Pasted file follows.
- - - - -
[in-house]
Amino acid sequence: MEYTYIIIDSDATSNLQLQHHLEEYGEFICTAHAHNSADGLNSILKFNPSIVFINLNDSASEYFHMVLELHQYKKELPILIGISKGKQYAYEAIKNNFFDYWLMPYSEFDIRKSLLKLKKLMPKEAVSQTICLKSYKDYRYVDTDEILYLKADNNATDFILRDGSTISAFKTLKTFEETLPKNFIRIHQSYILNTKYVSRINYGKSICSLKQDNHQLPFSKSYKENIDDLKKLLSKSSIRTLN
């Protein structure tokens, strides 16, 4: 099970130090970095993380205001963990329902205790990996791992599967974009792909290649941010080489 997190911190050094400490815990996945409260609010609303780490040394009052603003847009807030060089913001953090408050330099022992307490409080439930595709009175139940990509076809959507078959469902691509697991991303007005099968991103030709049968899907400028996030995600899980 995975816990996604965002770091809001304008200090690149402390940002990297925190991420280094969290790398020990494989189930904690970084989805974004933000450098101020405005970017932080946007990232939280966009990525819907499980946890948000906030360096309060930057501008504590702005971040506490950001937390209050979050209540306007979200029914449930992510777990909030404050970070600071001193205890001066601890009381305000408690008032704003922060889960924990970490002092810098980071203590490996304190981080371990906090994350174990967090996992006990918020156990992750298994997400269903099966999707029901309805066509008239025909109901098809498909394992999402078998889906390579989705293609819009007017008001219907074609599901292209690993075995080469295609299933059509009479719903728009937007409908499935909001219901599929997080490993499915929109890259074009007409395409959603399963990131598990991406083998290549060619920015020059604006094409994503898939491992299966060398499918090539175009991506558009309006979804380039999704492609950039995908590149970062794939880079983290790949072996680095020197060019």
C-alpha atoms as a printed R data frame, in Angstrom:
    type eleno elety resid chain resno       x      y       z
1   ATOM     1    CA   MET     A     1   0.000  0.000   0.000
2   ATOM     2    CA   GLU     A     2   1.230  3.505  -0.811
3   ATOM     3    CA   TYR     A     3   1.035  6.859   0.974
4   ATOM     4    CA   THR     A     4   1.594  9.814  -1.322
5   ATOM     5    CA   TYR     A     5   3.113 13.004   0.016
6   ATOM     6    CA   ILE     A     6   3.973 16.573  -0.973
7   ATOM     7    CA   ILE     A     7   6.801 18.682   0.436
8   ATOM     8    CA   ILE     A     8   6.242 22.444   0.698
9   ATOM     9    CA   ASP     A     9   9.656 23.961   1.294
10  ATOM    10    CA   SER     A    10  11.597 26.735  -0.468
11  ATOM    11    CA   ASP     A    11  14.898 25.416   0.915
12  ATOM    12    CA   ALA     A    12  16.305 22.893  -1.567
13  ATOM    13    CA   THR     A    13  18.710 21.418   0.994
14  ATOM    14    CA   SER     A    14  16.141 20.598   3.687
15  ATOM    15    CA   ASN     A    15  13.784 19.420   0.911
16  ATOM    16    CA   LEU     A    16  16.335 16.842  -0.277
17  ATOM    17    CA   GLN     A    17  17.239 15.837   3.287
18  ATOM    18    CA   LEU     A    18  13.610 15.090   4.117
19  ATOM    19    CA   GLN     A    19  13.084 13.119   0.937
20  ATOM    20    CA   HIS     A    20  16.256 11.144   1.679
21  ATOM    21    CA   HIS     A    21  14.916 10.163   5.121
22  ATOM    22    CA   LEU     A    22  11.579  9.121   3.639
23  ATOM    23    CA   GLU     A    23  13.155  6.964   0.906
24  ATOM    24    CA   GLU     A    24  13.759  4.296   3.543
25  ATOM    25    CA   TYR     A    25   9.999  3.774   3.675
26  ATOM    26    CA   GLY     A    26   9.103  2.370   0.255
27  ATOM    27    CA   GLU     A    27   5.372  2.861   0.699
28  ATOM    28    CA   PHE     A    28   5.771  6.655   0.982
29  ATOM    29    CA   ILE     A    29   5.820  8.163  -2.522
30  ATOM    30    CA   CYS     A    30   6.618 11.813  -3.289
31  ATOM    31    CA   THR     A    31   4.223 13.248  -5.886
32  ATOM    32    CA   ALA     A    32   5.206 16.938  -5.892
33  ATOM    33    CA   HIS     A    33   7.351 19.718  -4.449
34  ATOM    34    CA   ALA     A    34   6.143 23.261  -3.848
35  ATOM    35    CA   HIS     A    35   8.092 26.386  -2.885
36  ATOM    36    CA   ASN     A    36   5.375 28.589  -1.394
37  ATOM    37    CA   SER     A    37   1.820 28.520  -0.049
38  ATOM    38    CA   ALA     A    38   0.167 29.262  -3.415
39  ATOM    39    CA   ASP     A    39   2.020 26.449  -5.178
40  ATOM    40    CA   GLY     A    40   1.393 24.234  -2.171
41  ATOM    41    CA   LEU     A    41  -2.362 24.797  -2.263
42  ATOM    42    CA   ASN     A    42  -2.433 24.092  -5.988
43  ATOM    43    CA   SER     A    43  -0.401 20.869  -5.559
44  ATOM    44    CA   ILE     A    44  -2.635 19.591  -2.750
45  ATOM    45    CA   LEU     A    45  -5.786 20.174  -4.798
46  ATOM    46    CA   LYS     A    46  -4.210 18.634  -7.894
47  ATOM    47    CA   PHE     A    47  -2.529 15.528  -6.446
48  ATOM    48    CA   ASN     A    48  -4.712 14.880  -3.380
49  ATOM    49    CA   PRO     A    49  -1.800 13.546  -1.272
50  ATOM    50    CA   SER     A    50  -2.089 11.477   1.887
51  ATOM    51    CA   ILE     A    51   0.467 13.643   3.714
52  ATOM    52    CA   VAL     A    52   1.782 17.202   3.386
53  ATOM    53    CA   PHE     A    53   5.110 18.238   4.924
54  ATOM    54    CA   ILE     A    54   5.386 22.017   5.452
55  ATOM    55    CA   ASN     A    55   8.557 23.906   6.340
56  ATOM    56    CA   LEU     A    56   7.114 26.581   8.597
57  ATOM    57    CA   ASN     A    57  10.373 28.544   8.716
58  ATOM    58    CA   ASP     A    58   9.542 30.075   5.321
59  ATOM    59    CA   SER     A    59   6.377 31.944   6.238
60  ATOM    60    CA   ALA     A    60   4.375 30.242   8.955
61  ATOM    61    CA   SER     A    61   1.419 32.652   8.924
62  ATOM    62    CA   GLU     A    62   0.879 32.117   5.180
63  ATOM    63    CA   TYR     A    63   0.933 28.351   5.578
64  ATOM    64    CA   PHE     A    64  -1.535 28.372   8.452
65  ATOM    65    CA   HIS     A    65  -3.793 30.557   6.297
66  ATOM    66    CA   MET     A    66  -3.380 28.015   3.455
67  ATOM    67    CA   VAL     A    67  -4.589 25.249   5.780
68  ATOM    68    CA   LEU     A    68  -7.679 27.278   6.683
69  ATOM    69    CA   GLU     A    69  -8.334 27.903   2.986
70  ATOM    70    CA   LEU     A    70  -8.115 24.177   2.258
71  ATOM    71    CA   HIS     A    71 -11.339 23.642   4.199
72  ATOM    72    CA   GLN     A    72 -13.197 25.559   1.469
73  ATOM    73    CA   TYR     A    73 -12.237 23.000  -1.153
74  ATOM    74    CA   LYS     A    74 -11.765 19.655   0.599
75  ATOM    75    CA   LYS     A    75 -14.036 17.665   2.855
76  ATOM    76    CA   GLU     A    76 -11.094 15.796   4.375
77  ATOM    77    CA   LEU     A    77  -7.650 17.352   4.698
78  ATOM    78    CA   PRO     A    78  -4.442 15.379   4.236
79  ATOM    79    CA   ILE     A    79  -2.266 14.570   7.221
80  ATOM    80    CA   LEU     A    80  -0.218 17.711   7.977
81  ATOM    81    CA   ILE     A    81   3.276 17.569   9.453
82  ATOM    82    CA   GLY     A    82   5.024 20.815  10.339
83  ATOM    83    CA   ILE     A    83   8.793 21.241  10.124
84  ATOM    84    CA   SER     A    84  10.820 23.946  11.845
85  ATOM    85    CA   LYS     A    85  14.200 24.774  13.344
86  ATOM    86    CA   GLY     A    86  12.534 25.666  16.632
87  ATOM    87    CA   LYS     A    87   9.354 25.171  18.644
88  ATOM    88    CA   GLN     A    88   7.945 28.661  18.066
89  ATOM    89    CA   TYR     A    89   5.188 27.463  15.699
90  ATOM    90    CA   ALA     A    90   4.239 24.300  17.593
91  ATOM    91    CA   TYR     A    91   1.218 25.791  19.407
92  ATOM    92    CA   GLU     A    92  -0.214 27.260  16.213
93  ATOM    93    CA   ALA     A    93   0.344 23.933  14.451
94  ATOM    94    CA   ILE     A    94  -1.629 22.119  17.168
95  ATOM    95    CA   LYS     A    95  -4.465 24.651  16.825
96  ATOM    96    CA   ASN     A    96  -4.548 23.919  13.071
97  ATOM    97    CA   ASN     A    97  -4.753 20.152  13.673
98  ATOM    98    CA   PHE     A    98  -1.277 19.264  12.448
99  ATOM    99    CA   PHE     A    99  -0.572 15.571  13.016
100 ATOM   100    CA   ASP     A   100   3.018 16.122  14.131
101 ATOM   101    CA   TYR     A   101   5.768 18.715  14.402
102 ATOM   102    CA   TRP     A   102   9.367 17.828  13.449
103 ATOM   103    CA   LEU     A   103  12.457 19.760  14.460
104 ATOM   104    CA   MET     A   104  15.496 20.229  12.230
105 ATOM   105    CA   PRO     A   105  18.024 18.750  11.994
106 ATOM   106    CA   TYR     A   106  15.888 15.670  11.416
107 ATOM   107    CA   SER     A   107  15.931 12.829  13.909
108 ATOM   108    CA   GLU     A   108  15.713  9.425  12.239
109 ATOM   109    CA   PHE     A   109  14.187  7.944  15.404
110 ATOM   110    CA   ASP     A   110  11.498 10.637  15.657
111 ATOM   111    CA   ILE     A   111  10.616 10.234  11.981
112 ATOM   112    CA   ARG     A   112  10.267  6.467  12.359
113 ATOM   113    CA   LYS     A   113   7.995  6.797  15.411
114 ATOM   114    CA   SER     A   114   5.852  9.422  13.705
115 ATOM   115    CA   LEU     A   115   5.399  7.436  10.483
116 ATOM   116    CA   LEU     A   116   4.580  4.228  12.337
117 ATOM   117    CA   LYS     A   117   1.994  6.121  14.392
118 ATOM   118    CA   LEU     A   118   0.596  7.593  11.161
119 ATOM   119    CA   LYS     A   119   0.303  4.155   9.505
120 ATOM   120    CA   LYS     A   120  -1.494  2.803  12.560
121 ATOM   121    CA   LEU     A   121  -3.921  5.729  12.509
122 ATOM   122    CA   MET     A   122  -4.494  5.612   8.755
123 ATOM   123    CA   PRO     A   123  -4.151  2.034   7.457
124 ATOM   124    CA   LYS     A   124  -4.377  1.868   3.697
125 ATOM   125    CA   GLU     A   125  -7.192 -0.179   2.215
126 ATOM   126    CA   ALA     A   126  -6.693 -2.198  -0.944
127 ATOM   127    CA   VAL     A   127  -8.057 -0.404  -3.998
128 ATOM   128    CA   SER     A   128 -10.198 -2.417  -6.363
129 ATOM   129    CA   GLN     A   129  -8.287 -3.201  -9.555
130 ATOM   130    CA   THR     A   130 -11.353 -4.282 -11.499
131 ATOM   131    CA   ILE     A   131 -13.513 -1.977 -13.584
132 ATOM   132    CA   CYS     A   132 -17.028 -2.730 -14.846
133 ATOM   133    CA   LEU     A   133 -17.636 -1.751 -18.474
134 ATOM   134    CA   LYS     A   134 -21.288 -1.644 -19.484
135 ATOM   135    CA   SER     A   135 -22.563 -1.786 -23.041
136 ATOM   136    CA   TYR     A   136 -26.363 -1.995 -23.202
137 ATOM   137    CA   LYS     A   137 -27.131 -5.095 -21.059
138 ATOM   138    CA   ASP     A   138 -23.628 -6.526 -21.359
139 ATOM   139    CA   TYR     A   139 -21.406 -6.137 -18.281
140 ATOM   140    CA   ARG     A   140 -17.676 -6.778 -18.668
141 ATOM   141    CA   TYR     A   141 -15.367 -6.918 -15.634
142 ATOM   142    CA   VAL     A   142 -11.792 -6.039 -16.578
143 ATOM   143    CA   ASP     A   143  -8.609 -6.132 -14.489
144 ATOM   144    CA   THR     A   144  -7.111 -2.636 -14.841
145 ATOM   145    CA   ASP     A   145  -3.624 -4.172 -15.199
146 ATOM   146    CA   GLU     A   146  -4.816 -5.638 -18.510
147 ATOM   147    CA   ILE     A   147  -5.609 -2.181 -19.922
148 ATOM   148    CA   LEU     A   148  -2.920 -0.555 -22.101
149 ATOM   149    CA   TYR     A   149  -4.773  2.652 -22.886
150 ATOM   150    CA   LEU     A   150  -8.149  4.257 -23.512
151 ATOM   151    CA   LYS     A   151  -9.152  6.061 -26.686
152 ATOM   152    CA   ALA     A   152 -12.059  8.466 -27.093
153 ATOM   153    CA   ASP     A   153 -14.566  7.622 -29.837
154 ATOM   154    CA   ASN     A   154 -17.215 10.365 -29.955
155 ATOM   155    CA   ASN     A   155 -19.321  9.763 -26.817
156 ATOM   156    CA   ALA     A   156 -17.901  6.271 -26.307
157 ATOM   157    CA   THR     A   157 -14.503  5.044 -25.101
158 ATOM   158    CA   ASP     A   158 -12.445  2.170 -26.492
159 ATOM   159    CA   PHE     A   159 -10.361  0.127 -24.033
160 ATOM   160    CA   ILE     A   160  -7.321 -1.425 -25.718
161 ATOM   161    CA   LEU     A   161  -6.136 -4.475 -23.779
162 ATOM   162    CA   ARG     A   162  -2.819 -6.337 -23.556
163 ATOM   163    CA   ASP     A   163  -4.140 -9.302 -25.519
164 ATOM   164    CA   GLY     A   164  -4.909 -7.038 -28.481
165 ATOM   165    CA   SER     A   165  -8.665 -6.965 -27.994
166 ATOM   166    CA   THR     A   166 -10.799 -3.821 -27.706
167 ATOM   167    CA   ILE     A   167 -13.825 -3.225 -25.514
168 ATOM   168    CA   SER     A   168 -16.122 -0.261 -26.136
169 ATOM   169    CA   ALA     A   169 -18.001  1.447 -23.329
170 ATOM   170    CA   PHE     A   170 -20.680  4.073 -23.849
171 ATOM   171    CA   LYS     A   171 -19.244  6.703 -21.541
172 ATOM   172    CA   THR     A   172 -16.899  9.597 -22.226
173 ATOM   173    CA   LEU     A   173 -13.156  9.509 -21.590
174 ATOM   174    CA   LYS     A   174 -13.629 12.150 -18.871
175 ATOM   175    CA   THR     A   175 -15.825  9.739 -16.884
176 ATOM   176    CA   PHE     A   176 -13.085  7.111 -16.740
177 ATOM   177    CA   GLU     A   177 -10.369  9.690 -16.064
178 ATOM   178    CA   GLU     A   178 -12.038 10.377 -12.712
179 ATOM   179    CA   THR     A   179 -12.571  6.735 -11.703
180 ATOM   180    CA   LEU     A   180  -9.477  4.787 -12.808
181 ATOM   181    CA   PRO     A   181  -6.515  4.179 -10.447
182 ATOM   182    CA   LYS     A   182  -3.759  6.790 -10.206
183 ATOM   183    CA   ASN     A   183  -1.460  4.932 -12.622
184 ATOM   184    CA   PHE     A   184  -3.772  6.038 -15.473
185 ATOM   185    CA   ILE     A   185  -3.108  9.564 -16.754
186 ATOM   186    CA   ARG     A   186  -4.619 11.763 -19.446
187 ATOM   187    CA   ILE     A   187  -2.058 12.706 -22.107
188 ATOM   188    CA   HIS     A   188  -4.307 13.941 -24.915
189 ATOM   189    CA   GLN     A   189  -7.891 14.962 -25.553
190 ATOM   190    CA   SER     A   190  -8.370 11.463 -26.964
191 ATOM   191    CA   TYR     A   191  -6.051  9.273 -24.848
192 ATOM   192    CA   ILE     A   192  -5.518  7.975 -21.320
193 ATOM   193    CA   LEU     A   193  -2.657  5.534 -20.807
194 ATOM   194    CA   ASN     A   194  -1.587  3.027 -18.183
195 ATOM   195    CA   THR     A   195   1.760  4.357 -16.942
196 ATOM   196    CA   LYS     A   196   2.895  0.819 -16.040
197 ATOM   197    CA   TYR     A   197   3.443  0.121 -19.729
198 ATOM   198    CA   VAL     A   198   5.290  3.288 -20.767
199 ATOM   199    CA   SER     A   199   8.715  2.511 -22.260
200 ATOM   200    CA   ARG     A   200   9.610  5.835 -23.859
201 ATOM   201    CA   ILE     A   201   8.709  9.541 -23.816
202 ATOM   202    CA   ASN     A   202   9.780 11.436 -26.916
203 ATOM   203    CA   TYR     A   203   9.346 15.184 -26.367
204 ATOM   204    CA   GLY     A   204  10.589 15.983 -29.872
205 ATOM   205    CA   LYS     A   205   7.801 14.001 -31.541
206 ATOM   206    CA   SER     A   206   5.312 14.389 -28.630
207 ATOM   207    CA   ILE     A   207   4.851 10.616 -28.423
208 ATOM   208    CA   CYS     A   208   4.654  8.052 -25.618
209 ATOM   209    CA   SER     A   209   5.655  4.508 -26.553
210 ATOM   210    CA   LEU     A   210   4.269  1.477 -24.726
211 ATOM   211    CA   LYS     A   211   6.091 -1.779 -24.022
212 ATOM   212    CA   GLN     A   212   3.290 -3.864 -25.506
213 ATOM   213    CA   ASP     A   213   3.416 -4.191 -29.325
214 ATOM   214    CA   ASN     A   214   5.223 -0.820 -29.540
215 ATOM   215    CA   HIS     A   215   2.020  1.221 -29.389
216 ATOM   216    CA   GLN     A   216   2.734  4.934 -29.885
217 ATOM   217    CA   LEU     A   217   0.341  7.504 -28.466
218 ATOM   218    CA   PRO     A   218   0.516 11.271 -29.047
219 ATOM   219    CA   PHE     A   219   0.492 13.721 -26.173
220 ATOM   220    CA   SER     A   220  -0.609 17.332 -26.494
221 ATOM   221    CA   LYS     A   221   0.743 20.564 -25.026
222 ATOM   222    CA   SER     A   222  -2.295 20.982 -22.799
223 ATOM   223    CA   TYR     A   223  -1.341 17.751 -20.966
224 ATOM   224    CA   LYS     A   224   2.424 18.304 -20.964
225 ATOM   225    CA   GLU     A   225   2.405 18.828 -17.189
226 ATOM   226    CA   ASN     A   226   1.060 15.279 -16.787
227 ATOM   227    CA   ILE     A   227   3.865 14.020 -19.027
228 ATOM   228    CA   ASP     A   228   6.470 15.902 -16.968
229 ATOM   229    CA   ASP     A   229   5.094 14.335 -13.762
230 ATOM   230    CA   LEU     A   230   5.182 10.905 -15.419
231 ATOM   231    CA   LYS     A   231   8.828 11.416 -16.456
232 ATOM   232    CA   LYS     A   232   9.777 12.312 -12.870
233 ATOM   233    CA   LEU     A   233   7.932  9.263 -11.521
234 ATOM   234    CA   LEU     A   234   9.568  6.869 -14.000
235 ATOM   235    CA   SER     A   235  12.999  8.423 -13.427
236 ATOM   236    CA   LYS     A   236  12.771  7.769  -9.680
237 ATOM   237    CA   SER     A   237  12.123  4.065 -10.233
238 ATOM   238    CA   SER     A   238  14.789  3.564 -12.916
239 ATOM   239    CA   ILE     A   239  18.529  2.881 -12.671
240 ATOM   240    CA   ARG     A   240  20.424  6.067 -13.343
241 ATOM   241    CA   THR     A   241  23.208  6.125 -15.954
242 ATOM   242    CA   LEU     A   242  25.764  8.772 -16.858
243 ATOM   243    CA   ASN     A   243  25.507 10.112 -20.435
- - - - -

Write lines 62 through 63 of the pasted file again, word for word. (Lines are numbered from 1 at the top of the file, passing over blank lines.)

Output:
57  ATOM    57    CA   ASN     A    57  10.373 28.544   8.716
58  ATOM    58    CA   ASP     A    58   9.542 30.075   5.321